Stellar abundances and ages for metal-rich Milky Way globular clusters. Stellar parameters and elemental abundances for 9 HB stars in NGC 6352
Summary, in English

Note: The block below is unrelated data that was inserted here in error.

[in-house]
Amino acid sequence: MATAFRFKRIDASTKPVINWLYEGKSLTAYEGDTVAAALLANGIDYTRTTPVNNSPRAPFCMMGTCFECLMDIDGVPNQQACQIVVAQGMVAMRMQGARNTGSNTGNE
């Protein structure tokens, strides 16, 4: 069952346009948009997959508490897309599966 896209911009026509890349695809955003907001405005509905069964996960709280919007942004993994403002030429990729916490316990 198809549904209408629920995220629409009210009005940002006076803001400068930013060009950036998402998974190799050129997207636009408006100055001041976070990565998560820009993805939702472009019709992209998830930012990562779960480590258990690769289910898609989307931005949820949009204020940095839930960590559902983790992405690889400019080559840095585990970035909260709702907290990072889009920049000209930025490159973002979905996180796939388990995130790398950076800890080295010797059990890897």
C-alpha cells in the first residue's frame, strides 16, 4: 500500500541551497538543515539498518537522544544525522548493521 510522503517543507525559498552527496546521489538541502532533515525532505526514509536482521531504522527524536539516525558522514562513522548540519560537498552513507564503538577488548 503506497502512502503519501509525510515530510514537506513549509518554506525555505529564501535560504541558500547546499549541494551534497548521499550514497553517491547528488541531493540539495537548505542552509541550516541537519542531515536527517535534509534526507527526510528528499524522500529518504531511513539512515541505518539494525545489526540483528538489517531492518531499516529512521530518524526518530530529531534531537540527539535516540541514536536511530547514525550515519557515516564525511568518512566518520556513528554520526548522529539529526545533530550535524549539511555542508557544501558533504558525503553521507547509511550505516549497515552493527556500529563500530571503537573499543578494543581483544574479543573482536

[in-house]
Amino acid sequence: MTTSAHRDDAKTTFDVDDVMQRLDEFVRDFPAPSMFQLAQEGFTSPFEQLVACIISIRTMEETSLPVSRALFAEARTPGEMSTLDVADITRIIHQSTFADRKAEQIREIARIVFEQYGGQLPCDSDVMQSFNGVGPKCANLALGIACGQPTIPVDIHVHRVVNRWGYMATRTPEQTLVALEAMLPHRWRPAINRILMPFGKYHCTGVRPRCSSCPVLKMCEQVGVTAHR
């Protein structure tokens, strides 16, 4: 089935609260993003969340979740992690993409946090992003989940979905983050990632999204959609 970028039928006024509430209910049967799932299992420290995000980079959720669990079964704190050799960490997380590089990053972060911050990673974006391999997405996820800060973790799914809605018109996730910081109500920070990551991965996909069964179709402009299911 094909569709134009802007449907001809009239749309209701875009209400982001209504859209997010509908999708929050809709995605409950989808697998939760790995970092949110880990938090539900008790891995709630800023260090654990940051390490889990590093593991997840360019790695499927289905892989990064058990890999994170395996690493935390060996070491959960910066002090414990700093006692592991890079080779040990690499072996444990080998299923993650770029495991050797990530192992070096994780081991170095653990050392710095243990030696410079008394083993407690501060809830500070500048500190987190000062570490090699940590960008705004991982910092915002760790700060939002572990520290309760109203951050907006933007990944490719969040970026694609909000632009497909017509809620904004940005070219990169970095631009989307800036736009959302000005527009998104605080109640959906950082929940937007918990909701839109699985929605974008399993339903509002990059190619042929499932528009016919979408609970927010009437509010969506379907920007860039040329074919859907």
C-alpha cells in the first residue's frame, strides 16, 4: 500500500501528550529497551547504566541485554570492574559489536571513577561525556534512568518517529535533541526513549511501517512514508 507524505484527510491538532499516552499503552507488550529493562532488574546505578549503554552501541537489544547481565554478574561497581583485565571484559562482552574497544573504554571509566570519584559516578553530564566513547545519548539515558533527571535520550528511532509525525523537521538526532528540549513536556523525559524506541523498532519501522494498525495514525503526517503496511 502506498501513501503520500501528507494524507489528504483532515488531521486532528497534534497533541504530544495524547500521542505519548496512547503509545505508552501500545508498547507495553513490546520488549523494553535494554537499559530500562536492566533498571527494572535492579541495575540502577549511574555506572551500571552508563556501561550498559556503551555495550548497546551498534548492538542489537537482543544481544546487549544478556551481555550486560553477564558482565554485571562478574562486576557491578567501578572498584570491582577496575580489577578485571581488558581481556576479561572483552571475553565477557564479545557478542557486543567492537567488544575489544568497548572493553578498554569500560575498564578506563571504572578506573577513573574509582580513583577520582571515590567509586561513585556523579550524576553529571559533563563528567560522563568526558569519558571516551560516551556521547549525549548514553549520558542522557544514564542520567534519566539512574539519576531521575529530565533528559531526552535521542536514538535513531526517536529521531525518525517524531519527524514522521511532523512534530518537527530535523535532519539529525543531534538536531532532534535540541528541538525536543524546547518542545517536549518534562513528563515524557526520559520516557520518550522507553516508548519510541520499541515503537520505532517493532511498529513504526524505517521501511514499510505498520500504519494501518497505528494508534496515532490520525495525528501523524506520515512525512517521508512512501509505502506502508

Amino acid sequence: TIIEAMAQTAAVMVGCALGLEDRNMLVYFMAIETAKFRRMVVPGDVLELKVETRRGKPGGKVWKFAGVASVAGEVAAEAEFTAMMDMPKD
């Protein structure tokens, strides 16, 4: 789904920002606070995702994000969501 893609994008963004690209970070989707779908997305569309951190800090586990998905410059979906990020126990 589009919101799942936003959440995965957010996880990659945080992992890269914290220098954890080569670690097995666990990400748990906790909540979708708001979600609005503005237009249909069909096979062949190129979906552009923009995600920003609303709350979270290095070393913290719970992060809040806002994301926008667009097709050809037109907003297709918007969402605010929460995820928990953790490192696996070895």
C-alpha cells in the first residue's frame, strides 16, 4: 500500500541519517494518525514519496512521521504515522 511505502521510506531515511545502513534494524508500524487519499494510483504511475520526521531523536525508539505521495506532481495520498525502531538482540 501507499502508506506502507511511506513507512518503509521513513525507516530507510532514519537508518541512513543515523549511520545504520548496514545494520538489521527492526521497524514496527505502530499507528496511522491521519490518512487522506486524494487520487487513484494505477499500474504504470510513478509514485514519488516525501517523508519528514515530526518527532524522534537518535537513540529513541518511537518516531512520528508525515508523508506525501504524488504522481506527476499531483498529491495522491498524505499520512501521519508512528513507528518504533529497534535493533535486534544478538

Context. Metal-rich globular clusters provide important tracers of the formation of our Galaxy. Moreover, and not less important, they are very important calibrators for the derivation of properties of extra-galactic metal-rich stellar populations. Nonetheless, only a few of the metal-rich globular clusters in the Milky Way have been studied using high-resolution stellar spectra to derive elemental abundances. Additionally, Rosenberg et al. identified a small group of metal-rich globular clusters that appeared to be about 2 billion years younger than the bulk of the Milky Way globular clusters. However, it is unclear if like is compared with like in this dataset as we do not know the enhancement of alpha-elements in the clusters and the amount of alpha-elements is well known to influence the derivation of ages for globular clusters. Aims. We derive elemental abundances for the metal-rich globular cluster NGC 6352 and we present our methods to be used in up-coming studies of other metal-rich globular clusters. Methods. We present a study of elemental abundances for a-and iron-peak elements for nine HB stars in the metal-rich globular cluster NGC 6352. The elemental abundances are based on high-resolution, high signal-to-noise spectra obtained with the UVES spectrograph on VLT. The elemental abundances have been derived using standard LTE calculations and stellar parameters have been derived from the spectra themselves by requiring ionizational as well as excitational equilibrium. Results. We find that NGC 6352 has [Fe/H] = -0.55, is enhanced in the alpha-elements to about +0.2 dex for Ca, Si, and Ti relative to Fe. For the iron-peak elements we find solar values. Based on the spectroscopically derived stellar parameters we find that an E(B - V) = 0.24 and (m - M) similar or equal to 14.05 better fits the data than the nominal values. An investigation of log g f-values for suitable Fe I lines lead us to the conclusion that the commonly used correction to the May et al. (1974) data should not be employed.